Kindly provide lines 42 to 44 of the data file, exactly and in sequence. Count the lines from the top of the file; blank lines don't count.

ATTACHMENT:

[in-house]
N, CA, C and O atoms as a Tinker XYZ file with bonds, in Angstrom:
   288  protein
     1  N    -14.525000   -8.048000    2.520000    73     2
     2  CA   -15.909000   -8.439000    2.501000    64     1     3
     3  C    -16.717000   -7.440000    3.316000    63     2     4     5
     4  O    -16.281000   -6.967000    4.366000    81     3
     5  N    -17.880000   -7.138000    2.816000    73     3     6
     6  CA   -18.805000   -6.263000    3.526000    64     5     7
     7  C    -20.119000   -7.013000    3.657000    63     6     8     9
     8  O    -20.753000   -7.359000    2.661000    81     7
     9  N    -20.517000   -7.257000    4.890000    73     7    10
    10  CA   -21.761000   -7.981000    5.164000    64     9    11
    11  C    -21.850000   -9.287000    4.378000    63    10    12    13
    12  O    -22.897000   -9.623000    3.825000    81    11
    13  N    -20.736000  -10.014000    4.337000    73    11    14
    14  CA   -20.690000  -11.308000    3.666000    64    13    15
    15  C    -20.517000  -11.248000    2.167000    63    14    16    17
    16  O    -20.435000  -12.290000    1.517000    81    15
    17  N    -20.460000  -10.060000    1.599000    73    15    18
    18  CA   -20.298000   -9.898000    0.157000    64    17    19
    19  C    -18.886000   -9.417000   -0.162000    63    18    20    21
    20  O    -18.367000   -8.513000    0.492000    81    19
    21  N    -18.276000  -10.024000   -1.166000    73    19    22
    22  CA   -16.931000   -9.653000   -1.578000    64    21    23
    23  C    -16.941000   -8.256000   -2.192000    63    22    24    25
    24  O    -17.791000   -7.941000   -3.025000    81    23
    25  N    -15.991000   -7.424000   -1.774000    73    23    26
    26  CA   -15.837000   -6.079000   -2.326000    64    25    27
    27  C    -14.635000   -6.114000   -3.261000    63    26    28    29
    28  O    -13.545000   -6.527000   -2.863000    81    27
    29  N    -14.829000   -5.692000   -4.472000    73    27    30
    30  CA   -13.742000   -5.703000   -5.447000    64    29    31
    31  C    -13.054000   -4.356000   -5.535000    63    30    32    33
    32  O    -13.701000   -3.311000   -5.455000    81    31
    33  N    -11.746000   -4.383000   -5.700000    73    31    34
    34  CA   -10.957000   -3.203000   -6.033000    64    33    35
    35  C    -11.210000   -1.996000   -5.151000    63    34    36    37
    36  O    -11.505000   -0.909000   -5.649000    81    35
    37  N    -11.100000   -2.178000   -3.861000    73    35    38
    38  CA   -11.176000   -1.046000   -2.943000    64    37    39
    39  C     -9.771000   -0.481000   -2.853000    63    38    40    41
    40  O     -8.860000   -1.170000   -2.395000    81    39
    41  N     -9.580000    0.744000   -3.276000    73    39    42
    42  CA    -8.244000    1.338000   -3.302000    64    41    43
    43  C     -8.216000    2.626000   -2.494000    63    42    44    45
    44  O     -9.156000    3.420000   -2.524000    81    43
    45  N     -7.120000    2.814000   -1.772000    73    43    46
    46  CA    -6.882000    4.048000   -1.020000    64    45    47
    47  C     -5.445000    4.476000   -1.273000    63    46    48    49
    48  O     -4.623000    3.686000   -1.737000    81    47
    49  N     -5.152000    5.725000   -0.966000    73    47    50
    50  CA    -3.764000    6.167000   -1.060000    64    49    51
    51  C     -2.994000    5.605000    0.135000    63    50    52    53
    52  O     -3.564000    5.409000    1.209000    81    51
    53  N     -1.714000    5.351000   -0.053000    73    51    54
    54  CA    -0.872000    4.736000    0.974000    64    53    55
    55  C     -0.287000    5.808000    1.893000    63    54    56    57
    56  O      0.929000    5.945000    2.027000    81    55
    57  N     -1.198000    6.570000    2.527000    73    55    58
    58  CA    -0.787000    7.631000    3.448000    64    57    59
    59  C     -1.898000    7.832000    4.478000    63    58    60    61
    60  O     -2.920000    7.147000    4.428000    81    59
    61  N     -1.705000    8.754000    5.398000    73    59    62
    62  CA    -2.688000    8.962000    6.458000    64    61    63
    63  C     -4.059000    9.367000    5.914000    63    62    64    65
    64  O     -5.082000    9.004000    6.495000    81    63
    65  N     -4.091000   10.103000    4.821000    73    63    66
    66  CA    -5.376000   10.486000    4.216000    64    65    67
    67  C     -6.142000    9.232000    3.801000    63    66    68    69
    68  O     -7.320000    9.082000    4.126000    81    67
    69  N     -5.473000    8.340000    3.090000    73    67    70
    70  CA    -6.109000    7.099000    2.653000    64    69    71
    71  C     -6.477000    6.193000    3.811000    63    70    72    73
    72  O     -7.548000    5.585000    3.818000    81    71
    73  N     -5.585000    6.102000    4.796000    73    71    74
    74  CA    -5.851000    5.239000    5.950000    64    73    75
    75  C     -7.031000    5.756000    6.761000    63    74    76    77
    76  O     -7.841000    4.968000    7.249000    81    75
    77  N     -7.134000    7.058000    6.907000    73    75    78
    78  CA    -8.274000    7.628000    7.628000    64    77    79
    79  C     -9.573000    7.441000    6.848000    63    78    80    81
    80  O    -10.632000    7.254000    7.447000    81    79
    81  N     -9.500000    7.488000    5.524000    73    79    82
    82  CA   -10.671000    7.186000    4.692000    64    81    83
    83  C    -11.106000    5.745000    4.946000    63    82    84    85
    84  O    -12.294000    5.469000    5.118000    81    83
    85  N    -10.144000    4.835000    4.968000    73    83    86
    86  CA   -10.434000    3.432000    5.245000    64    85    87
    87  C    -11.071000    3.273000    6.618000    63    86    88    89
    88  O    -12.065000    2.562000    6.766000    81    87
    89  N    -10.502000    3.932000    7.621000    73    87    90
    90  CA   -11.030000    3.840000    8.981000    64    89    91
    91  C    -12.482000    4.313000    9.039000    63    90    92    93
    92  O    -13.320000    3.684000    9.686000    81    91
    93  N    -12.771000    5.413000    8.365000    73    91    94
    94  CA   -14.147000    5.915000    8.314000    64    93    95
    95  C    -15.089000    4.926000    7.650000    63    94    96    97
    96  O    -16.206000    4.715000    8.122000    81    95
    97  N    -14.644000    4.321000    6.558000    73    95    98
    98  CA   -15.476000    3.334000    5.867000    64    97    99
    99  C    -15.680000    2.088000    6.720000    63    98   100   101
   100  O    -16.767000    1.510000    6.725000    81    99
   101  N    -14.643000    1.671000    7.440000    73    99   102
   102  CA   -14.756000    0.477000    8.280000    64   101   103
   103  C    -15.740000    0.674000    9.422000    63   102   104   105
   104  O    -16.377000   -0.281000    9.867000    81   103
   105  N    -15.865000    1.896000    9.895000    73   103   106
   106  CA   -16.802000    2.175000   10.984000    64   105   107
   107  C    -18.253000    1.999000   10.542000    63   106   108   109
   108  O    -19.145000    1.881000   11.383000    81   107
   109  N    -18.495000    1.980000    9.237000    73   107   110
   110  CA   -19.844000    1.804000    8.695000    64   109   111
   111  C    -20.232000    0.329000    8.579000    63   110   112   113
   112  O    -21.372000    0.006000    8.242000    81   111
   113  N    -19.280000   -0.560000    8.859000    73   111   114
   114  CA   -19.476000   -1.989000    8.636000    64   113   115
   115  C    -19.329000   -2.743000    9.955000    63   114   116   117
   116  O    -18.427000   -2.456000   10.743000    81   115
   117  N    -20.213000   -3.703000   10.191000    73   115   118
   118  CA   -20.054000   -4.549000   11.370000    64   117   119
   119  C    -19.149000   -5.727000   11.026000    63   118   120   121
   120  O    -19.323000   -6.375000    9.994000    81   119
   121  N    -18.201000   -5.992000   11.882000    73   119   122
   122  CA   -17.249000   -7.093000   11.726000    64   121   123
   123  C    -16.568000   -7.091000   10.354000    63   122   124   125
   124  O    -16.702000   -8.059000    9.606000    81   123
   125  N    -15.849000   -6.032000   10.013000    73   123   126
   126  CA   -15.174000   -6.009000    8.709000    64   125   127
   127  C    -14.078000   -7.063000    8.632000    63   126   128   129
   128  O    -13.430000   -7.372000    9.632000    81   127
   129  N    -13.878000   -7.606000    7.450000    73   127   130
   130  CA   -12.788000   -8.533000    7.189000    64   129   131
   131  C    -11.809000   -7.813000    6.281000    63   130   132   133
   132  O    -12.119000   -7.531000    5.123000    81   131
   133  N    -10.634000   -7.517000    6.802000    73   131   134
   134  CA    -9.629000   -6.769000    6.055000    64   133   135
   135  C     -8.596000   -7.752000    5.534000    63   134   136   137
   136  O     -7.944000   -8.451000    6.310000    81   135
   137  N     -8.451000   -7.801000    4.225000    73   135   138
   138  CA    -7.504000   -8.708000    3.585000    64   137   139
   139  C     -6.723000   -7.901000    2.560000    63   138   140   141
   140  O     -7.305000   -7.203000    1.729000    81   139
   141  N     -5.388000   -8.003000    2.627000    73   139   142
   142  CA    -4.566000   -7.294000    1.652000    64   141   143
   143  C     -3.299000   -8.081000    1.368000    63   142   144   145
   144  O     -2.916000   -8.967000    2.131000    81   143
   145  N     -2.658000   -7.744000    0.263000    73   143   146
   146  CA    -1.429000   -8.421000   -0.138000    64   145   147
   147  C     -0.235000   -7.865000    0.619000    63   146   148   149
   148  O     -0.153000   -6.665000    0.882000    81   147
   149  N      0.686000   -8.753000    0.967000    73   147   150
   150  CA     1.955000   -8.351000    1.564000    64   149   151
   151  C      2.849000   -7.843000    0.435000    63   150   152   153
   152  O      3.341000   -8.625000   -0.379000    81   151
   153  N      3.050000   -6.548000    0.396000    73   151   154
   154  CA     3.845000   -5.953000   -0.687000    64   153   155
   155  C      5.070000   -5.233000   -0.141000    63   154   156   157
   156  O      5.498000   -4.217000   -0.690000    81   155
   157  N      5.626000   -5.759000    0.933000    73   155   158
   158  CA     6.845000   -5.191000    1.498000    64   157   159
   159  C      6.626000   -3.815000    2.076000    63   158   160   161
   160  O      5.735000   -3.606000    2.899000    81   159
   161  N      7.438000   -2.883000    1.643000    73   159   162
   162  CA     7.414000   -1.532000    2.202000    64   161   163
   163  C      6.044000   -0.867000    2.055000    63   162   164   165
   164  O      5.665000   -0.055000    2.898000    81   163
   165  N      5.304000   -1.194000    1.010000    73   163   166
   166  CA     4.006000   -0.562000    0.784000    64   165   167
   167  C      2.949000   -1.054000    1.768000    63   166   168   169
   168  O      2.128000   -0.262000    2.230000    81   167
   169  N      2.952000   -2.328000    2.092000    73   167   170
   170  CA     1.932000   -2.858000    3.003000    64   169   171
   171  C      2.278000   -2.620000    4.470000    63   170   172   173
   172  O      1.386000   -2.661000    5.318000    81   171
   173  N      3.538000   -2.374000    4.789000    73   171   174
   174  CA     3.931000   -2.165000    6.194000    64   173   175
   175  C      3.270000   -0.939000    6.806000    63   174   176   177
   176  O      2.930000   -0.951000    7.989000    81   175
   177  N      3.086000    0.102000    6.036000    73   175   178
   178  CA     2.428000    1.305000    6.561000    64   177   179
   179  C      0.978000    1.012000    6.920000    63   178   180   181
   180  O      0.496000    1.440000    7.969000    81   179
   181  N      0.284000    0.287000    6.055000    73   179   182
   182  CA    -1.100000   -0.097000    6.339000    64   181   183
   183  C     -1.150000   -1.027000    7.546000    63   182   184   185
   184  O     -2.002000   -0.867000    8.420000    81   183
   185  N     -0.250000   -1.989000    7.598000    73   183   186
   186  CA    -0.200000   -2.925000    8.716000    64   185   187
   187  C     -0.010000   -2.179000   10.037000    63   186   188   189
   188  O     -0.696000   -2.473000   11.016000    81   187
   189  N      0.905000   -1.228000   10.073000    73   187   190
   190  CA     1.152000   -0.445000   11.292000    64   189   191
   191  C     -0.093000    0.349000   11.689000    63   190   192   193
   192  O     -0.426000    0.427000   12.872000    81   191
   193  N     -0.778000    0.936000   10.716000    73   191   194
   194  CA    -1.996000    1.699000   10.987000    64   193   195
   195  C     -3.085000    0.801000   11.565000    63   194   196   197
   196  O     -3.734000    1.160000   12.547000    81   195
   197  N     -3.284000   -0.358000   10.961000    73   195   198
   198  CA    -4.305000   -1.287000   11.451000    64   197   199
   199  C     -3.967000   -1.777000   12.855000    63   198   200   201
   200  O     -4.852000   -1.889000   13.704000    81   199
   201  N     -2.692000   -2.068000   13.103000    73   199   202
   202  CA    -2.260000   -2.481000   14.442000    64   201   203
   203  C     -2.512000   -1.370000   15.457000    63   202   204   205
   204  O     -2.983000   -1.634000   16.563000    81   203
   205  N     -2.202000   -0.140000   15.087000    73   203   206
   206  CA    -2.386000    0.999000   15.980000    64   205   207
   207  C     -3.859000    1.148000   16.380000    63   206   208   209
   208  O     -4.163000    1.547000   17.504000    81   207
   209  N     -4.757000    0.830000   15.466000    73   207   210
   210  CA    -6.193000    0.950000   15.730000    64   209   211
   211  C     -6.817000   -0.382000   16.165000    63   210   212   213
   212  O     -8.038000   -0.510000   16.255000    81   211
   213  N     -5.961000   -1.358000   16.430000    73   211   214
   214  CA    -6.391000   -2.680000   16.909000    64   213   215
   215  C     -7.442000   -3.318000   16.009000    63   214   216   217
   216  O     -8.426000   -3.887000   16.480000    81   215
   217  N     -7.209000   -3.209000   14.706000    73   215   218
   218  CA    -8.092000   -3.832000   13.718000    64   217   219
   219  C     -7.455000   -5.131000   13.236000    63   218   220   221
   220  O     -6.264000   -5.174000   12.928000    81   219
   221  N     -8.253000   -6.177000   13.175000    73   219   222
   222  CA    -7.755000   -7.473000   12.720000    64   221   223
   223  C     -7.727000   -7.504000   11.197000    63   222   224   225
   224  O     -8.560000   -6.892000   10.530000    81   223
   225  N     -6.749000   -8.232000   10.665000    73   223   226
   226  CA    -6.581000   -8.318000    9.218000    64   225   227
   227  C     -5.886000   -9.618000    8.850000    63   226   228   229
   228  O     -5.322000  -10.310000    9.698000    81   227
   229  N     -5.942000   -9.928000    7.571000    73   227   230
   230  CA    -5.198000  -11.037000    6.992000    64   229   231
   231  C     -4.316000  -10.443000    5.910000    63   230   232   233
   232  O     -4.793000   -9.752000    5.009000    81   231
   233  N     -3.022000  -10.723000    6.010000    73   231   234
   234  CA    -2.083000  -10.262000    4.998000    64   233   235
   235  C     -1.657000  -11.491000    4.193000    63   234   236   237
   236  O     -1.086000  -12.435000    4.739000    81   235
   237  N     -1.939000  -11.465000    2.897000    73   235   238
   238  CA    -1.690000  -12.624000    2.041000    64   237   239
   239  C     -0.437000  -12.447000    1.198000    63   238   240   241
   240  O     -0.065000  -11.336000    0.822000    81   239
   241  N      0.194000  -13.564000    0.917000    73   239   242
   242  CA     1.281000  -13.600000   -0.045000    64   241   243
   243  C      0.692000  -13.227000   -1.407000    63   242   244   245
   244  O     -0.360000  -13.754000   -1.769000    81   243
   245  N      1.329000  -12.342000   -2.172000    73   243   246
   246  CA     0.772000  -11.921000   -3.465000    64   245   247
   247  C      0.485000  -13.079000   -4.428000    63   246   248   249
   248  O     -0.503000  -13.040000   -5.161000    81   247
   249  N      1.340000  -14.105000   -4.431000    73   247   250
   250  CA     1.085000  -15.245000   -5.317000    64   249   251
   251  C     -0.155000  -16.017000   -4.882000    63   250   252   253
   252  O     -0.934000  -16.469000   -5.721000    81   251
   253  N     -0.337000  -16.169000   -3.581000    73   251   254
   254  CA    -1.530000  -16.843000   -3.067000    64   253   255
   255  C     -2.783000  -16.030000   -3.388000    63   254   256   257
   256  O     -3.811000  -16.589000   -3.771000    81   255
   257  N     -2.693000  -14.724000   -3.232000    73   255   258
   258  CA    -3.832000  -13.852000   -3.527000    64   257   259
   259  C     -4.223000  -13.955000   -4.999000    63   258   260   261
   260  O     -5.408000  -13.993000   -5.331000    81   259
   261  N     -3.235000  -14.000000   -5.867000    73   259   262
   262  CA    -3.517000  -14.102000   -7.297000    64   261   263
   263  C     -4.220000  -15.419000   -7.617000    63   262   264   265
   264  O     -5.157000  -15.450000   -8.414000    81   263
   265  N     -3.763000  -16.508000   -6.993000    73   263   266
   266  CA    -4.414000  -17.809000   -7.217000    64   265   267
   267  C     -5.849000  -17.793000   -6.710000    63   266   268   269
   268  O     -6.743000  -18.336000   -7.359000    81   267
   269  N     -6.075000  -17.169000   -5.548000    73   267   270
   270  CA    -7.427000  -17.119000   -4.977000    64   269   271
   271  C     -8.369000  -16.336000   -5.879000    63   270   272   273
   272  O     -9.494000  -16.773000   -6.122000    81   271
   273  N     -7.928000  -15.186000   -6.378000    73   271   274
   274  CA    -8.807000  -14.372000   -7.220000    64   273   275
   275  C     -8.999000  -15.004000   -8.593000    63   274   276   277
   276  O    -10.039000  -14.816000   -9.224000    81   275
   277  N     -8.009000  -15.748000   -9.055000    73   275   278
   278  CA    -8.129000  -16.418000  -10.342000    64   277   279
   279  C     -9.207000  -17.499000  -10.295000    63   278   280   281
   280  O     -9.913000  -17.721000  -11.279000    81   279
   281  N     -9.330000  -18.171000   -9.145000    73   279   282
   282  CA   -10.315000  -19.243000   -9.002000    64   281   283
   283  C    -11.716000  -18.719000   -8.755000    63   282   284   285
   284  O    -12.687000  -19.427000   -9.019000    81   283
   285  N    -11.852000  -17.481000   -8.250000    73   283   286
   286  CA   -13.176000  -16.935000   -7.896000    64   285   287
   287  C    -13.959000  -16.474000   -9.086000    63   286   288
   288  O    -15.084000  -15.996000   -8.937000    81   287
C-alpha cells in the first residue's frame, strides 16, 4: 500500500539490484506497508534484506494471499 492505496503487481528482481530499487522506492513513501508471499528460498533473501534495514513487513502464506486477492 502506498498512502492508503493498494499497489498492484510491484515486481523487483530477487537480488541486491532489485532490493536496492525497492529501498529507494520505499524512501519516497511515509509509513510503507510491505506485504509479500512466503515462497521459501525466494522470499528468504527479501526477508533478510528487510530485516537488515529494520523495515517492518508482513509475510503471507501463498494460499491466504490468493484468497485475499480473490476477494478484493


    39  C     -9.771000   -0.481000   -2.853000    63    38    40    41
    40  O     -8.860000   -1.170000   -2.395000    81    39
    41  N     -9.580000    0.744000   -3.276000    73    39    42